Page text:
If you don't have the equipment I just described, put the wheel into the mandrel and then hold an exact knife on the inside edge of the tread. It takes some time but you can pull a lot of plastic and weight out of those wheels. You will need to do some balancing afterword. The best solution I've found is using clear nail polish.

Lightened wheels are the way to go.

One additional suggestion is some fenders on the back. They can be made, painted and glued onto the car without too much hassle. There are some people that have much better instruction than I on how to do them.

Best of luck!



WI_Dad
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Re: "Pinecar" brand wheel modification help

Post by WI_Dad » Tue Feb 21, 2012 9:17 pm

Thank you for the welcome. :mrgreen:

I would agree that having the wheels outside with hubs recessed would fit the letter of the rules if not the intent. However, it would create a problem with the one piece axle in that the hub cap would leave a lot of play between block and cap. This could be avoided by pushing the cap through the end of the axle and applying a dot of glue to hold it in place. Unfortunately, going that route at this stage would be very difficult as the axles have been hot glued in place.

As far as cutting without damaging or warping the wheel, I had to sand some width out of a wheel on a car two years ago. My first attempt failed and I damaged the wheel spokes. On my second attempt, I was more patient, applied very little pressure and let the tool do the work which took time but gave a good result and ended up with a wheel about 2/3 as thick. Had to do this to make up for the mistake of sanding the hub down to far and having the wheel rub on the side of the car.

I like the hacksaw blade idea and will try both tools. I have a few extra wheels from last year's build that I can practice on before giving it a go on the race wheels.

My concern with the razor wheels is lost stability if I don't get it right and lost time due to wiggle. The cars natural pull might keep it toward the rail and prevent some of that problem. Right now, with the car as is and about 6 test runs, the car runs well down the track and with no noticable wiggle.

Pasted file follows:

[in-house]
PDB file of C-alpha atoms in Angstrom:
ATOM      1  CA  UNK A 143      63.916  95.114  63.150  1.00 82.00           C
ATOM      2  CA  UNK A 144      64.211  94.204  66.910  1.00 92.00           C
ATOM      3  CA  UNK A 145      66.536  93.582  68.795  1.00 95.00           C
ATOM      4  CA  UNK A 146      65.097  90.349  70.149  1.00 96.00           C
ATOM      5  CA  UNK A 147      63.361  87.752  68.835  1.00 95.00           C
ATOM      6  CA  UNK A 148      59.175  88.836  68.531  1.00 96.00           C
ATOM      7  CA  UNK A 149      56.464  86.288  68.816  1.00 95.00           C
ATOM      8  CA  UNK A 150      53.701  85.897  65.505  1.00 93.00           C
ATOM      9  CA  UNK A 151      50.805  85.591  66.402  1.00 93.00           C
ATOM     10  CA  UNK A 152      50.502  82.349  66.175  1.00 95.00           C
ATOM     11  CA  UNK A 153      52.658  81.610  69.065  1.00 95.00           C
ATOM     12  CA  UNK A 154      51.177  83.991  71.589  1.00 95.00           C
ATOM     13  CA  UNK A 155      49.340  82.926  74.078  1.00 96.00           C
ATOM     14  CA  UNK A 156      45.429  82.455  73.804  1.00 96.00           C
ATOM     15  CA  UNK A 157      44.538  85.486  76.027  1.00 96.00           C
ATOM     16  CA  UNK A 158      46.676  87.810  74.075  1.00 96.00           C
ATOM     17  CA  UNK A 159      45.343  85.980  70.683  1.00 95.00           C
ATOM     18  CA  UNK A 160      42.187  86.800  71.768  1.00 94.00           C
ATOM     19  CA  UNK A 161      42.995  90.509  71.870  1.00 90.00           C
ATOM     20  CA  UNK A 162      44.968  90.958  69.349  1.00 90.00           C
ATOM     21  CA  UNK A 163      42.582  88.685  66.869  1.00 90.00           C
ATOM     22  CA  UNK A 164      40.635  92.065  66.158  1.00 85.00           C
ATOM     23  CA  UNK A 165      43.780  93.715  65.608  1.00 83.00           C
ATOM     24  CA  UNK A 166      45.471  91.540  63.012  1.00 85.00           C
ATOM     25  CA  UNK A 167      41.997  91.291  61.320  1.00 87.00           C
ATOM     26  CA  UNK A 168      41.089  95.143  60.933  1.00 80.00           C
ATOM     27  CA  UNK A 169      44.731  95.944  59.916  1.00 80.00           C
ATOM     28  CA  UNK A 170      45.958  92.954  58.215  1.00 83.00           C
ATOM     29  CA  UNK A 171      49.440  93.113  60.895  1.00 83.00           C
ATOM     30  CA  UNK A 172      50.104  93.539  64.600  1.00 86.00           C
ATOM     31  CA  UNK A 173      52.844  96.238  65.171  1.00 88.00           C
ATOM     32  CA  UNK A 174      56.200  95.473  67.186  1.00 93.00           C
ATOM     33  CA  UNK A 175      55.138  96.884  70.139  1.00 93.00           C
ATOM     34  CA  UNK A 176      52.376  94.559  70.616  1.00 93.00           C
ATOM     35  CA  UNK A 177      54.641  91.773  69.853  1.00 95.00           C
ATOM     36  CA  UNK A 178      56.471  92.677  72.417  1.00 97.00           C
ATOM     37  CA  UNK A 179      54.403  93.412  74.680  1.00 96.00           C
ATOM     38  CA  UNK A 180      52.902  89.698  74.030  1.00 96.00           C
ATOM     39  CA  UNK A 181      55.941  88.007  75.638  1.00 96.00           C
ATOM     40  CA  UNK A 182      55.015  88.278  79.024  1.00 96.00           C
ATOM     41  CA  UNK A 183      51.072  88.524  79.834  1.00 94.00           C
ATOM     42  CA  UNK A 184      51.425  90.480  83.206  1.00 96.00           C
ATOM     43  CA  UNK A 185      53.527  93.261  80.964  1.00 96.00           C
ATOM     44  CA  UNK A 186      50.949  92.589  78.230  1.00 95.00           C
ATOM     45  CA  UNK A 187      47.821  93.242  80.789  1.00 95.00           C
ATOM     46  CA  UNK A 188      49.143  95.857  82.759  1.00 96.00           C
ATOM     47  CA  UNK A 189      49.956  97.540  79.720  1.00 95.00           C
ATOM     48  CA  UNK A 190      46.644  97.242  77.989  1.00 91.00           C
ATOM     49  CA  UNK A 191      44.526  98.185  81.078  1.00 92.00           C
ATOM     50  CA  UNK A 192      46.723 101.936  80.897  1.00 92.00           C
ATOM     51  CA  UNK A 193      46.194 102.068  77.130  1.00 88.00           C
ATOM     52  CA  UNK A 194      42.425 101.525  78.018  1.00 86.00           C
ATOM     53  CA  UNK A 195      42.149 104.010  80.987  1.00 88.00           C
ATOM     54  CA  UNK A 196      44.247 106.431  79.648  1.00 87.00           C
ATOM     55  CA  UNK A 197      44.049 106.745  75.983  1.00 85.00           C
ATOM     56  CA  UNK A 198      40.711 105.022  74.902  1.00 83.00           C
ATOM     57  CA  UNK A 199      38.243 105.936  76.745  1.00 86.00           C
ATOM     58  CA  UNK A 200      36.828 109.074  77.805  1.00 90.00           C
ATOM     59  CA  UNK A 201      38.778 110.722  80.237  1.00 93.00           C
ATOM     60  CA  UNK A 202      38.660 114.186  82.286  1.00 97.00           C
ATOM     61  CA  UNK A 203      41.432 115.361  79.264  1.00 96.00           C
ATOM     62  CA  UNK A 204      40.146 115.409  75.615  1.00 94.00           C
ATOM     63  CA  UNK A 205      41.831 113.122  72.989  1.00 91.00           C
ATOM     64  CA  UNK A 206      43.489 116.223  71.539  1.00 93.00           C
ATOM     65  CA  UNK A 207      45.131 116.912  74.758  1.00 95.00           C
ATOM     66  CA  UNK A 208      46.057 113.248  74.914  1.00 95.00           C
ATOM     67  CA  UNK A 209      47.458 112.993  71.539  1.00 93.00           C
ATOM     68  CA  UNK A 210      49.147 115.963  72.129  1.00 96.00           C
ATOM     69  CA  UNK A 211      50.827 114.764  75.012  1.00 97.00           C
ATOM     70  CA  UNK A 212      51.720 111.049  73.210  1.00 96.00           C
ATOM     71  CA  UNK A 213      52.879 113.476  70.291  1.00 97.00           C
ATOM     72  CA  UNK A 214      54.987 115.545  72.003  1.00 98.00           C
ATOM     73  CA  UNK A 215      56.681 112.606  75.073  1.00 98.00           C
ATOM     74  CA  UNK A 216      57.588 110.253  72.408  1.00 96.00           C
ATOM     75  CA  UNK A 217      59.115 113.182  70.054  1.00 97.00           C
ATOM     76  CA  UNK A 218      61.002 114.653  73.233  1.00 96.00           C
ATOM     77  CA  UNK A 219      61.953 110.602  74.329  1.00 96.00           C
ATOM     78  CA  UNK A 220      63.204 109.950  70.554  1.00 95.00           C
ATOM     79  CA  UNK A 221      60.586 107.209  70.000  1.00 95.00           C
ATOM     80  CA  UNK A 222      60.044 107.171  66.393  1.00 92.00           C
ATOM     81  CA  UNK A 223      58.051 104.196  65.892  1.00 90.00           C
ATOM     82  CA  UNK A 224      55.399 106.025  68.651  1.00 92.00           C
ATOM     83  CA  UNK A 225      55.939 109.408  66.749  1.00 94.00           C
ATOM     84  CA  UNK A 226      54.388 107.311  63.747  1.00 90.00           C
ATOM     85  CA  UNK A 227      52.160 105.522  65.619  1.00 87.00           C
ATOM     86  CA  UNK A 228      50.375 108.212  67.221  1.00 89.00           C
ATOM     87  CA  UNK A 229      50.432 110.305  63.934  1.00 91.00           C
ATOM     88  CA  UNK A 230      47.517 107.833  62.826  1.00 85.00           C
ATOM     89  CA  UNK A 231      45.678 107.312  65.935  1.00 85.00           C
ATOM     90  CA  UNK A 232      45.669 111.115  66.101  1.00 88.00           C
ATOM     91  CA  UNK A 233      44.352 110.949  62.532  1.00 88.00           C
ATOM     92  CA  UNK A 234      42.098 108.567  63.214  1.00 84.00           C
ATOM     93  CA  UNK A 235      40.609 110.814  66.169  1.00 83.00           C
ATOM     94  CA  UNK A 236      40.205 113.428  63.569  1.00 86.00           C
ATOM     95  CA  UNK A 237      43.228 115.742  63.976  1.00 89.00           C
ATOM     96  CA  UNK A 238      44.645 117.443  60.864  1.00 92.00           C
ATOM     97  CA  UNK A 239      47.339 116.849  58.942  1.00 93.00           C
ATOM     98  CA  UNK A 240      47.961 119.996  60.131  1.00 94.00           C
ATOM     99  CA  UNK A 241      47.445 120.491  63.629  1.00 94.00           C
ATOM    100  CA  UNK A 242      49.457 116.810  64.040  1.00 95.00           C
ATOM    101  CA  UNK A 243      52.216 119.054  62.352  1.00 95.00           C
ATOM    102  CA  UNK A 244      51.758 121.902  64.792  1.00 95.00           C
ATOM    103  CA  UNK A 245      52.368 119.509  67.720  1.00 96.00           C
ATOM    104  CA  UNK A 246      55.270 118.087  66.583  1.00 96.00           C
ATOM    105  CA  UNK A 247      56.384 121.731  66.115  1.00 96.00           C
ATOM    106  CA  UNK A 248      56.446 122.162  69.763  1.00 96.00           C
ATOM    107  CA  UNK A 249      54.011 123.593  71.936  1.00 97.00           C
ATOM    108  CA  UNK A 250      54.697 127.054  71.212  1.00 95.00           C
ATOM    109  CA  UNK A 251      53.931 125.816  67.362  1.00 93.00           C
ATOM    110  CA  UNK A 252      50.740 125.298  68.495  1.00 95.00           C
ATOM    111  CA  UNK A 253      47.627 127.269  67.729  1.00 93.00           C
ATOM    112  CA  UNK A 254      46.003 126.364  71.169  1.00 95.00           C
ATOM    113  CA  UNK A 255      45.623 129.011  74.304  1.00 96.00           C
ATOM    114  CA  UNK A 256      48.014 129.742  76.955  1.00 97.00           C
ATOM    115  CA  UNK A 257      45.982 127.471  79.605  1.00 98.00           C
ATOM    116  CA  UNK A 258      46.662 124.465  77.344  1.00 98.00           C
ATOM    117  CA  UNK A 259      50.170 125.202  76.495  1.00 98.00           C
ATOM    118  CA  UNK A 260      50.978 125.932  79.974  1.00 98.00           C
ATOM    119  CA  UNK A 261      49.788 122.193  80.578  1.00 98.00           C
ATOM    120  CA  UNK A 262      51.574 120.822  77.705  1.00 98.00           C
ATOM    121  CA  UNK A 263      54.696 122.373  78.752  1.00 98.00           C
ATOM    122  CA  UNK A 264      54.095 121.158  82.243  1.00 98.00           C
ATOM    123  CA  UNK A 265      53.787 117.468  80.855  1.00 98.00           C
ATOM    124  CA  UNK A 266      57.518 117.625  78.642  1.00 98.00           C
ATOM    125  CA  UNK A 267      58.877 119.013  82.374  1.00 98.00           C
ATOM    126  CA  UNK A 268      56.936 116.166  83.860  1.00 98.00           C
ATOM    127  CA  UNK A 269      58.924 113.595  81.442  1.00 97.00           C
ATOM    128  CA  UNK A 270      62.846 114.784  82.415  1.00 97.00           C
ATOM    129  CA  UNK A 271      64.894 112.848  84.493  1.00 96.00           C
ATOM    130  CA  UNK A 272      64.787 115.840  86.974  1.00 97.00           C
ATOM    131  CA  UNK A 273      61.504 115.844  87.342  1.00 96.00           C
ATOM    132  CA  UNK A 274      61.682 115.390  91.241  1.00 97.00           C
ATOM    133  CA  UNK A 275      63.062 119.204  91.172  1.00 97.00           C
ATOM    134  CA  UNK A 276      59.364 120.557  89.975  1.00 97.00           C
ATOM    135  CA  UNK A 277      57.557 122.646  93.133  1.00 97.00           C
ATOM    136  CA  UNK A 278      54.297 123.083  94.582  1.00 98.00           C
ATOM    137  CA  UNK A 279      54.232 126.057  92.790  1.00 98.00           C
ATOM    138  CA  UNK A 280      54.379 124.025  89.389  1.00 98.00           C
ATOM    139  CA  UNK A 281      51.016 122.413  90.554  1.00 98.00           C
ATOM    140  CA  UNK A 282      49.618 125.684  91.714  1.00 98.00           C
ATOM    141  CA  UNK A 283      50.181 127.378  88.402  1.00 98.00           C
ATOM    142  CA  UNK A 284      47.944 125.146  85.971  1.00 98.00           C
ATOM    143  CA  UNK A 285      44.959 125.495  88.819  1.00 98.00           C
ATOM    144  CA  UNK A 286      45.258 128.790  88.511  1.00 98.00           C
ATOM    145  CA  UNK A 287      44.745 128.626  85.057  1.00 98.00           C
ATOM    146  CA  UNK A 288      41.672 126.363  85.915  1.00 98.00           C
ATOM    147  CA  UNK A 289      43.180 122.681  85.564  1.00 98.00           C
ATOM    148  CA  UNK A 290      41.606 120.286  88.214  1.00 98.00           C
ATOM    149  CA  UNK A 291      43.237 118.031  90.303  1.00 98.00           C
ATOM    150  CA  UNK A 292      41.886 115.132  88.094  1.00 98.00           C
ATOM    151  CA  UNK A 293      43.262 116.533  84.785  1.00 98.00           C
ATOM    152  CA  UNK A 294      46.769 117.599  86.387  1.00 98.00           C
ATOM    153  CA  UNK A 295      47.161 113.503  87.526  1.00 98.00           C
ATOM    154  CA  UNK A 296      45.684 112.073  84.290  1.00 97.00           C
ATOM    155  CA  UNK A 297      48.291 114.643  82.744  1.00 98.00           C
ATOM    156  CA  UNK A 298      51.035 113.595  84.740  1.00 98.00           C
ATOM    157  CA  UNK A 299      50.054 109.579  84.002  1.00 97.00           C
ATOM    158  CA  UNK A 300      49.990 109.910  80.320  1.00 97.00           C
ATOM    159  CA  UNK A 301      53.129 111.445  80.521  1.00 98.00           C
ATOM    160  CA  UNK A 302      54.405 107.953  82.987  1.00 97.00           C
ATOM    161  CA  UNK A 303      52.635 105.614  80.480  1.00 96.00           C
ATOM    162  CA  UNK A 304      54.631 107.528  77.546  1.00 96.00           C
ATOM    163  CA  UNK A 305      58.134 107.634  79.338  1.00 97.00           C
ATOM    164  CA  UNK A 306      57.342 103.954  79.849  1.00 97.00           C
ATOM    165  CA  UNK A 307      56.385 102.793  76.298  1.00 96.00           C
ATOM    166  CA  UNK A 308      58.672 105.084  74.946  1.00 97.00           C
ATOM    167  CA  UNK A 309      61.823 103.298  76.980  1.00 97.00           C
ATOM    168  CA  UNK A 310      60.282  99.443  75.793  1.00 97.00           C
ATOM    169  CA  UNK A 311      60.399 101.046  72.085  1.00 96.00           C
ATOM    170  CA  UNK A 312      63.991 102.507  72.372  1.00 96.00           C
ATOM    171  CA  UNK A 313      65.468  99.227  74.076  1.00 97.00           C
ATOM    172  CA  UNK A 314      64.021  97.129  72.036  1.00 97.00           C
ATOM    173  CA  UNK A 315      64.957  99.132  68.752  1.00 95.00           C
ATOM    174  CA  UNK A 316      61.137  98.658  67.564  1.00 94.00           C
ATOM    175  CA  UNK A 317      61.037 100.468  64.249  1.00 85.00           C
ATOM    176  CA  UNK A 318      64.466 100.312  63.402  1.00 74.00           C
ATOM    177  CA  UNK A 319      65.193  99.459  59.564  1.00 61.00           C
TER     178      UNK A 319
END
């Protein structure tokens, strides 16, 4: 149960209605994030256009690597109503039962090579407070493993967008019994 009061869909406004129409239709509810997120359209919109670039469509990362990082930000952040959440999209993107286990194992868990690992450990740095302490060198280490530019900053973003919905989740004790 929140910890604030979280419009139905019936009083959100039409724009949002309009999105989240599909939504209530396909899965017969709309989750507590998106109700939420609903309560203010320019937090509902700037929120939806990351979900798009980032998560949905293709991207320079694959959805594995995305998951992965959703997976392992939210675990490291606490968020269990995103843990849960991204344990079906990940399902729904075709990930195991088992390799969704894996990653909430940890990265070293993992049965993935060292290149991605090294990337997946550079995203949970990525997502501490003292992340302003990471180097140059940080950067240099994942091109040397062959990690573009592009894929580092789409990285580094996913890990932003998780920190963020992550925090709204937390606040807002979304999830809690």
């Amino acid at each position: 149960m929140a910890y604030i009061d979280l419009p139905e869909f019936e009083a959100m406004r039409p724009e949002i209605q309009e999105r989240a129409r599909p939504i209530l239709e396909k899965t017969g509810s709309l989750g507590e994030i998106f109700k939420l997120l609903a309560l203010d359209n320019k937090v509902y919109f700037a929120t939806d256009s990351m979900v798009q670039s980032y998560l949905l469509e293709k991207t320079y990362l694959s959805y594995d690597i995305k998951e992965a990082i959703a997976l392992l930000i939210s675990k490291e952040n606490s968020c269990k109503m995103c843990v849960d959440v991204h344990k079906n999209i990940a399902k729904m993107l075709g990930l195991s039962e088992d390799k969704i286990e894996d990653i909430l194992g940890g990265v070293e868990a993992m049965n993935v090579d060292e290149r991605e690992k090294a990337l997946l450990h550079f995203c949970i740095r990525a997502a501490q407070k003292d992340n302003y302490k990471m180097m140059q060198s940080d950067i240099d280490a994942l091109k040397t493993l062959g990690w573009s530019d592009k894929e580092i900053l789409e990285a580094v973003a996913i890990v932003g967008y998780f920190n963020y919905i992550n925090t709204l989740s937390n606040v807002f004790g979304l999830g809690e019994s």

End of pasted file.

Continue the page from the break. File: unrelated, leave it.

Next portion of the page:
The way our stages of competition are set up, each boy can automatically compete in the local and district races with the top 6 from each district going to the international derby. I would like a chance to do some test runs but I don't know if that can happen.

Worst case scenario, we can try the razor wheels at the local race and if they fail, go back to regular wheels for district and take our chances. We will just have to make sure that any weight we add to offset reduced wheel weight can be easily removed.

And, a note to self. Be sure to read more info on this board before building next year's car. ;)



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FatSebastian
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Re: "Pinecar" brand wheel modification help

Post by FatSebastian » Tue Feb 21, 2012 9:25 pm

tjeffrey wrote:...the solution would be to cut your axle on one end...
His rules say "axles may not be cut." :(



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Re: "Pinecar" brand wheel modification help

Post by tjeffrey » Tue Feb 21, 2012 9:30 pm

Sorry, missed the axle rule. Yes, you can cut the end of the hub caps off and push them into the axle to hold the wheel in place. My concern is that you are cutting the hub, if you cut the inside of the wheel hub down you will have very unstable wheels. The proper solution is to inset the hub area of the car but since you are glued in place I would not go the razor route at all.

As far as hack saw versus chisel. The chisel is much better. The corner of the chisel is actually what works best. The hack saw creates too much heat and melts the wheels.



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Re: "Pinecar" brand wheel modification help

Post by FatSebastian » Tue Feb 21, 2012 9:33 pm

WI_Dad wrote:the axles have been hot glued in place.
Although we've never done it, reportedly hot glue "can be removed" through reheating. :unsure:
Last edited by FatSebastian on Tue Feb 21, 2012 9:50 pm, edited 1 time in total.



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Re: "Pinecar" brand wheel modification help

Post by whodathunkit » Tue Feb 21, 2012 9:44 pm

WI_Dad wrote:
As far as cutting without damaging or warping the wheel,

I like the hacksaw blade idea and will try both tools. I have a few extra wheels from last year's build that I can practice on before giving it a go on the race wheels.

Worst case scenario,